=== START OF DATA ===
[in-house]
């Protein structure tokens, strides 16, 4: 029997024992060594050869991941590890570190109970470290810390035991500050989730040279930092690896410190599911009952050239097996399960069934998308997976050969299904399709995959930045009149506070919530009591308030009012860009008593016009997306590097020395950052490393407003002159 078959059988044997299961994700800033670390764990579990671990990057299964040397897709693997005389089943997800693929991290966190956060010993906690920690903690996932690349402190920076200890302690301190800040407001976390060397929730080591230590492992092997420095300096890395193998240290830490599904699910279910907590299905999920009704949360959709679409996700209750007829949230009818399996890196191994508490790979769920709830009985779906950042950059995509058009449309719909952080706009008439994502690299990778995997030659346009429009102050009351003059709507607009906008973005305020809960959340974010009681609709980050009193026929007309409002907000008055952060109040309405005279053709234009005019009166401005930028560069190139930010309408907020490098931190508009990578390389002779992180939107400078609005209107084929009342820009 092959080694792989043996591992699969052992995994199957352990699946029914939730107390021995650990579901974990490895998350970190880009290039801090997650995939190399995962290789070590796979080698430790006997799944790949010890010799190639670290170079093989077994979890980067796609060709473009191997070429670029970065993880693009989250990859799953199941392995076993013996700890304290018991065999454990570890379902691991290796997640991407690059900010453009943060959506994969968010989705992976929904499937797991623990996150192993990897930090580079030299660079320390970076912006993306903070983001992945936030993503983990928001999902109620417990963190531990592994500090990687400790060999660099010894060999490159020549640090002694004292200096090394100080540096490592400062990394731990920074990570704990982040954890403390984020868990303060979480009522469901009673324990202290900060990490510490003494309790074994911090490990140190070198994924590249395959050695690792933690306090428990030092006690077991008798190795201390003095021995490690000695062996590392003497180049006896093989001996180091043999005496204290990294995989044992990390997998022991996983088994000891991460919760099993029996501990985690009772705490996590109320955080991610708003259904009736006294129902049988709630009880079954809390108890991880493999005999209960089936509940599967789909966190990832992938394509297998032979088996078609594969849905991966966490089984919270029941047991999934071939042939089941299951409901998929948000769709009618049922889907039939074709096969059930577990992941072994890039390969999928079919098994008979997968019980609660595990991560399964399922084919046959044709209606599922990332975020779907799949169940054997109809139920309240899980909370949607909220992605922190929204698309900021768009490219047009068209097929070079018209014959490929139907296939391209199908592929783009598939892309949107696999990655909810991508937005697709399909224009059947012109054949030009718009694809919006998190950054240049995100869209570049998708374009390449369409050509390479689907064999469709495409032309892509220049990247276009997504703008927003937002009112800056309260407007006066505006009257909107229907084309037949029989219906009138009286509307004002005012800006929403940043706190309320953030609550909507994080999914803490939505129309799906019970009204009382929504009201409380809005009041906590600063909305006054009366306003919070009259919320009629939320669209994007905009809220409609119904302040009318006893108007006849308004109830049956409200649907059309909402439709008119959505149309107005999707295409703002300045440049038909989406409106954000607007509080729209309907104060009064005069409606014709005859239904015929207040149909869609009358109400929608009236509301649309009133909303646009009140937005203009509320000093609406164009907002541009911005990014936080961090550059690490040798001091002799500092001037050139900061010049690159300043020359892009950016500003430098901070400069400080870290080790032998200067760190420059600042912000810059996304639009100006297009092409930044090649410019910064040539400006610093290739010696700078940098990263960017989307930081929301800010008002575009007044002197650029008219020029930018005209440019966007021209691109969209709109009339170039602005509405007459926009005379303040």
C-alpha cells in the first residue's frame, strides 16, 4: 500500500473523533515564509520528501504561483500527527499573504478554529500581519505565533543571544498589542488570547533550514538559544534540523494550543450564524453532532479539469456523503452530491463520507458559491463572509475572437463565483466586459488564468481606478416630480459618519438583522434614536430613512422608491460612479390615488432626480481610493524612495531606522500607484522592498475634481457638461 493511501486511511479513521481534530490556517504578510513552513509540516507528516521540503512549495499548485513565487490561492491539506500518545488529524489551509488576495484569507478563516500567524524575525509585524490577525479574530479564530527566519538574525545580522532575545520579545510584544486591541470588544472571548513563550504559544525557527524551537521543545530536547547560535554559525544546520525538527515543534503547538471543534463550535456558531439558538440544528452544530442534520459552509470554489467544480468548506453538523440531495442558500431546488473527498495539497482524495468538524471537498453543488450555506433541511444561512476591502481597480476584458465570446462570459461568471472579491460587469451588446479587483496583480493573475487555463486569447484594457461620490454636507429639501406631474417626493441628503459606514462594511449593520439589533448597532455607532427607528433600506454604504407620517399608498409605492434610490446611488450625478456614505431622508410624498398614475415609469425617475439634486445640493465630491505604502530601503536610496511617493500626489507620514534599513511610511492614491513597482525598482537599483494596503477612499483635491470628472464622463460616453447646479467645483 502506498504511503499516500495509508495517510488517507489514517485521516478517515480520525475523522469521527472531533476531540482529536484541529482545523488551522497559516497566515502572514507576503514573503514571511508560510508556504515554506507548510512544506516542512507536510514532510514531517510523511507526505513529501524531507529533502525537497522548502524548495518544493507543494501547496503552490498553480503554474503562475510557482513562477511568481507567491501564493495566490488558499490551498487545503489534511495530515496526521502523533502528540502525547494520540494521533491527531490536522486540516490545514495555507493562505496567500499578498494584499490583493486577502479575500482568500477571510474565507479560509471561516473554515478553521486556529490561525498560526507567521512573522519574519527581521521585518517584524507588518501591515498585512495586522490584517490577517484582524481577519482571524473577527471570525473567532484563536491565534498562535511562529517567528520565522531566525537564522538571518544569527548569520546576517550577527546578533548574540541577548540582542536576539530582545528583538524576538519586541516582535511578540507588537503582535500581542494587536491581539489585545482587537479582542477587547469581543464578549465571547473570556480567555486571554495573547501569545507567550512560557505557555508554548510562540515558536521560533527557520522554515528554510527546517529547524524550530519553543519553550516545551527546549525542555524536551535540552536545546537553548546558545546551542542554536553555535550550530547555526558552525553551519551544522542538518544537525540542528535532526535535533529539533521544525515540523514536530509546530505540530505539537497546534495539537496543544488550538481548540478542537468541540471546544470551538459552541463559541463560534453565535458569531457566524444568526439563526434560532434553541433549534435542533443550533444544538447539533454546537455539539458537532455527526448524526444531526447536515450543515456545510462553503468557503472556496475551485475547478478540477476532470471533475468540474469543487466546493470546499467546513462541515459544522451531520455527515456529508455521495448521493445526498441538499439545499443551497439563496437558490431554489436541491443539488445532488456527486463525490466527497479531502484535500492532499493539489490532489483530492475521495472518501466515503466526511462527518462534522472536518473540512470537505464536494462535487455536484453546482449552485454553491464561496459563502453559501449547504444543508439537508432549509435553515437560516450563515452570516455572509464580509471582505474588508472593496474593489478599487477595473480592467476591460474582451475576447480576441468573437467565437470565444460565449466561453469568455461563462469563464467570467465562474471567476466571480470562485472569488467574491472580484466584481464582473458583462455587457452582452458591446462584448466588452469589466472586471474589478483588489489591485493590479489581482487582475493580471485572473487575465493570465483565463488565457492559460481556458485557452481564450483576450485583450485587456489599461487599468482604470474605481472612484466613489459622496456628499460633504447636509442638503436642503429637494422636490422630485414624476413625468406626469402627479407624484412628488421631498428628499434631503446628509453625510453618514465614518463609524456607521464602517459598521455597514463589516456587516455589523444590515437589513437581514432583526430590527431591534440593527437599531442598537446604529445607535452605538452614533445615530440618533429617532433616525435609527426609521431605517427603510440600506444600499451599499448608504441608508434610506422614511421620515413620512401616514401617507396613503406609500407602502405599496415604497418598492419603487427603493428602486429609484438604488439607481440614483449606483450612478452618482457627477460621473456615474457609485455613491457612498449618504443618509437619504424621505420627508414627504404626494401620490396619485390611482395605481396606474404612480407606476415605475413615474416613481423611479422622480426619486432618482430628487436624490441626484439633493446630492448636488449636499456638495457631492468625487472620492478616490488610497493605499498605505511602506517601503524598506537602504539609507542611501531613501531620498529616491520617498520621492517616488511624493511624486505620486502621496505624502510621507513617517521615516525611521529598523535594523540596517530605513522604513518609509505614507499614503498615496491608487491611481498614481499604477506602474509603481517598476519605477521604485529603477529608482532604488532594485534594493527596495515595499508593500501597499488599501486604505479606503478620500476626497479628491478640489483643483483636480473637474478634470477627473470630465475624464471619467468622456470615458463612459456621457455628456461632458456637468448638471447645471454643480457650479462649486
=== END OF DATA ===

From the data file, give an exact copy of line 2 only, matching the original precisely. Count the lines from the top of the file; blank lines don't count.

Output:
């Protein structure tokens, strides 16, 4: 029997024992060594050869991941590890570190109970470290810390035991500050989730040279930092690896410190599911009952050239097996399960069934998308997976050969299904399709995959930045009149506070919530009591308030009012860009008593016009997306590097020395950052490393407003002159 078959059988044997299961994700800033670390764990579990671990990057299964040397897709693997005389089943997800693929991290966190956060010993906690920690903690996932690349402190920076200890302690301190800040407001976390060397929730080591230590492992092997420095300096890395193998240290830490599904699910279910907590299905999920009704949360959709679409996700209750007829949230009818399996890196191994508490790979769920709830009985779906950042950059995509058009449309719909952080706009008439994502690299990778995997030659346009429009102050009351003059709507607009906008973005305020809960959340974010009681609709980050009193026929007309409002907000008055952060109040309405005279053709234009005019009166401005930028560069190139930010309408907020490098931190508009990578390389002779992180939107400078609005209107084929009342820009 092959080694792989043996591992699969052992995994199957352990699946029914939730107390021995650990579901974990490895998350970190880009290039801090997650995939190399995962290789070590796979080698430790006997799944790949010890010799190639670290170079093989077994979890980067796609060709473009191997070429670029970065993880693009989250990859799953199941392995076993013996700890304290018991065999454990570890379902691991290796997640991407690059900010453009943060959506994969968010989705992976929904499937797991623990996150192993990897930090580079030299660079320390970076912006993306903070983001992945936030993503983990928001999902109620417990963190531990592994500090990687400790060999660099010894060999490159020549640090002694004292200096090394100080540096490592400062990394731990920074990570704990982040954890403390984020868990303060979480009522469901009673324990202290900060990490510490003494309790074994911090490990140190070198994924590249395959050695690792933690306090428990030092006690077991008798190795201390003095021995490690000695062996590392003497180049006896093989001996180091043999005496204290990294995989044992990390997998022991996983088994000891991460919760099993029996501990985690009772705490996590109320955080991610708003259904009736006294129902049988709630009880079954809390108890991880493999005999209960089936509940599967789909966190990832992938394509297998032979088996078609594969849905991966966490089984919270029941047991999934071939042939089941299951409901998929948000769709009618049922889907039939074709096969059930577990992941072994890039390969999928079919098994008979997968019980609660595990991560399964399922084919046959044709209606599922990332975020779907799949169940054997109809139920309240899980909370949607909220992605922190929204698309900021768009490219047009068209097929070079018209014959490929139907296939391209199908592929783009598939892309949107696999990655909810991508937005697709399909224009059947012109054949030009718009694809919006998190950054240049995100869209570049998708374009390449369409050509390479689907064999469709495409032309892509220049990247276009997504703008927003937002009112800056309260407007006066505006009257909107229907084309037949029989219906009138009286509307004002005012800006929403940043706190309320953030609550909507994080999914803490939505129309799906019970009204009382929504009201409380809005009041906590600063909305006054009366306003919070009259919320009629939320669209994007905009809220409609119904302040009318006893108007006849308004109830049956409200649907059309909402439709008119959505149309107005999707295409703002300045440049038909989406409106954000607007509080729209309907104060009064005069409606014709005859239904015929207040149909869609009358109400929608009236509301649309009133909303646009009140937005203009509320000093609406164009907002541009911005990014936080961090550059690490040798001091002799500092001037050139900061010049690159300043020359892009950016500003430098901070400069400080870290080790032998200067760190420059600042912000810059996304639009100006297009092409930044090649410019910064040539400006610093290739010696700078940098990263960017989307930081929301800010008002575009007044002197650029008219020029930018005209440019966007021209691109969209709109009339170039602005509405007459926009005379303040």